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We’ve all heard about the three true outcomes: walk, strikeout, and home run. This week I looked at players who only have two of the three true outcomes, specifically those that strikeout and homer often but do not walk at a relatively high level. My parameters were guys that have had at least 200 plate appearances this season, strikeout at least 25% of the time, walk no more than 10% of the time, and have a home run to fly ball rate of at least 20%. For reference, some guys who strikeout and homer at that level, but walk more than 10% of the time, include who you’d expect, such as Adam Dunn, Curtis Granderson, Mike Napoli, and Mark Reynolds. The following players are listed from highest to lowest strikeout rate.

Ryan Howard – It’s obviously no surprise that Howard strikes out a ton and hits a lot of home runs, but it is somewhat surprising to see him on this list because he used to have a walk rate well above 10%. As his skills have declined, his walk rate is no longer where it once was and his strikeout rate is a career-high at 34.2%. If he is able to reduce his strikeouts at all, then he should continue to be an .800 OPS player going forward. However, as with all the guys on this list, Howard is an example of how striking out too much can harm your results, especially when you aren’t walking at a high enough level to help offset the reduction in OBP.

Brandon Moss – His 18 home runs in 221 plate appearances is insane. As you might guess, he is currently in possession of a home run to fly ball rate that is much higher than he’s ever shown he might produce. Still, I’m reluctant to say that his power will completely disappear, considering that it seems like every player on the A’s is launching home runs at will. Maybe the current market inefficiency is removing your ballpark’s humidor… I think Moss is definitely worth playing, but since he isn’t in the lineup every day he may only worth a look in leagues with daily changes.

Justin Maxwell – What do you get when you take a 28-year-old hitter with limited experience in the majors and put him on the Astros? A cleanup hitter. Maxwell has demonstrated solid pop, with 14 homers in 282 plate appearances, an ability he’s always shown in the minors. Unfortunately, I believe that he will regress considerably because, while his power is legit, he has never been able to get his strikeouts under control.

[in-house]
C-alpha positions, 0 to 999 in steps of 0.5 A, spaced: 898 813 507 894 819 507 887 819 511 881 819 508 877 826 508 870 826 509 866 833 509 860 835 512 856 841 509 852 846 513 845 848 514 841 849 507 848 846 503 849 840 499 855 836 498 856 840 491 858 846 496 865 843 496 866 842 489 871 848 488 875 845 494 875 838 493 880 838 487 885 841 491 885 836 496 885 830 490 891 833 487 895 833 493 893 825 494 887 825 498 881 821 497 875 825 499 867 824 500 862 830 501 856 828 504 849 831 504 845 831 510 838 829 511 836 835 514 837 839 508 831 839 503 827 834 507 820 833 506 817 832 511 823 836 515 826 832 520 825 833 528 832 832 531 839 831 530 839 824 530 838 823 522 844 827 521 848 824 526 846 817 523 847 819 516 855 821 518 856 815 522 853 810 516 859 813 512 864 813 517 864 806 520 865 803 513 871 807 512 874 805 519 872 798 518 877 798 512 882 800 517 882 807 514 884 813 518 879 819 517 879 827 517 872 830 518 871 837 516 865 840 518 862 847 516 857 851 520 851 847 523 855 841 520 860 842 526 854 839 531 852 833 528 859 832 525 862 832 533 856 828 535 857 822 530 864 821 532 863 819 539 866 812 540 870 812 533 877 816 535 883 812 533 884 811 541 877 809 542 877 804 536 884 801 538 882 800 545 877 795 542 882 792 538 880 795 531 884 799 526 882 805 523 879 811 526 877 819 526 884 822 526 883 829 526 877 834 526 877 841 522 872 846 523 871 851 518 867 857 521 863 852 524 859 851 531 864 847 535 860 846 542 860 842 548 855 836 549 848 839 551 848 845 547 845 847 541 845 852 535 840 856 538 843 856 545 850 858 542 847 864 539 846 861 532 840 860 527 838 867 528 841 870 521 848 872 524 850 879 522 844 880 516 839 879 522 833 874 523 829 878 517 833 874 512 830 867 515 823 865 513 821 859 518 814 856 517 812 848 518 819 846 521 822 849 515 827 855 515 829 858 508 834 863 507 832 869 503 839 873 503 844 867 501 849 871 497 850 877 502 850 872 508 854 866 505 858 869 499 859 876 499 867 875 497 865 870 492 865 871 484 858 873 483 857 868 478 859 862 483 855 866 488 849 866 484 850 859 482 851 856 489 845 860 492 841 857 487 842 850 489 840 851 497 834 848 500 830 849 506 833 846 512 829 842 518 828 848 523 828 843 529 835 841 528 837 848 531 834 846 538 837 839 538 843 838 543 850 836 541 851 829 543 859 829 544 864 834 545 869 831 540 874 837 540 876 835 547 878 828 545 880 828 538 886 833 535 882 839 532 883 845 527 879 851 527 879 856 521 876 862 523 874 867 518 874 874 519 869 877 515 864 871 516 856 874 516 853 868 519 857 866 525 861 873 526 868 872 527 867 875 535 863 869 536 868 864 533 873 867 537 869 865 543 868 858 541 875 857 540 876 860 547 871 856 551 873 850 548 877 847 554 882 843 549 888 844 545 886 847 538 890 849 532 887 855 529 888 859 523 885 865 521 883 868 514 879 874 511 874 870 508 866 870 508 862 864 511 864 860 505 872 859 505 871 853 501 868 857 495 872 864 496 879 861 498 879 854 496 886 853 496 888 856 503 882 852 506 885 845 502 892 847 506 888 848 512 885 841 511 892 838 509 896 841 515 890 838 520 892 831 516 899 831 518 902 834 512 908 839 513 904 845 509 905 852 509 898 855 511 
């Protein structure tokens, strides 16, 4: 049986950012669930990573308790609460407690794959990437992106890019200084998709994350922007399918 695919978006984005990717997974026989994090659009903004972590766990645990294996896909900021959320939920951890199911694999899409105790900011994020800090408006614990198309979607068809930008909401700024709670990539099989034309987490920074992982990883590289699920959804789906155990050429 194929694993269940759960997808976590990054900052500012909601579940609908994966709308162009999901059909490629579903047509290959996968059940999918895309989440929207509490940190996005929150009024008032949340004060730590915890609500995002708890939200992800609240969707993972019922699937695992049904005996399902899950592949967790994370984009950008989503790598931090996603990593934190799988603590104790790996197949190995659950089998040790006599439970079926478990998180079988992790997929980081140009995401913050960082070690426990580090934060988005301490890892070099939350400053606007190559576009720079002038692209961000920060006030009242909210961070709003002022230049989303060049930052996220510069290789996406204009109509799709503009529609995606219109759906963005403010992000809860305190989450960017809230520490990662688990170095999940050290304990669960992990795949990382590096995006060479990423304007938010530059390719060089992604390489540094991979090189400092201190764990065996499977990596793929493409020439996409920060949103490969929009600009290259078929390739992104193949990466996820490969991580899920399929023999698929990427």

Jarrod Saltalamacchia – He’s easily surpassed his previous career high in home runs this season, but it’s worth noting that his isolated slugging was at a similar level last year. It’s amazing that he’s second in home runs among catchers, trailing only A.J. Pierzynski… what a weird year. It looks like he should be able to continue slugging over .400 while struggling to reach a .300 OBP.

Chris Davis – At 30.2%, his strikeout rate in 2012 is actually below his career average. That fact, along with his power being real is all you really need to know about this guy. He’s had a nice year, with 25 homers so far. I don’t see any reason why he wouldn’t be able to produce similar numbers in future years as long as he receives consistent at bats.

Giancarlo Stanton – Don’t worry, his appearance on this list won’t bring him to mediocrity. I expect his walk rate to improve and him to maintain his all-around goodness forever. His strikeout rate shouldn’t hold him back, but I would rather it stay below 30%. Not much else to say about him.

Jason Kubel – He already has a career high in home runs, with 29. The main difference from previous years is what appears to be a more aggressive approach. This is illustrated by his spike in home runs that has come with the tradeoff of him striking out much more due to a decreased contact rate. As long as he keeps this up, he may be able to continue to display an improved slugging. The downside is that he has been very streaky all year long, likely partially due to his increase in strikeouts.

Mark Trumbo – Hello, Trumbo. I wrote about him several months ago and said that his fantastic performance would disappear. He then proceeded to tear it up for the following months, and now lately he’s been struggling. What a year. The power is real and it’s spectacular. He is certainly capable of approaching a .500 slugging next year. On the other hand, he doesn’t walk much and he probably won’t have a batting average above .260, resulting in an OBP not much above .300.

As you can see, guys who fit this profile tend to be hit or miss, literally. They all feel like they’re very streaky, which can be frustrating, although they can carry your fantasy team at times. By having a relatively low walk rate, they may be undervalued in some OPS leagues. However, although they generally leave room for improvement in their on base skills, their home runs preserve their slugging to an extent and allow them to retain decent production in OPS leagues.

  1. Mark says:

    Moss over Soriano?

    • Tom Jacks

      Tom Jacks says:

      @Mark, I’d actually stick with Soriano there.

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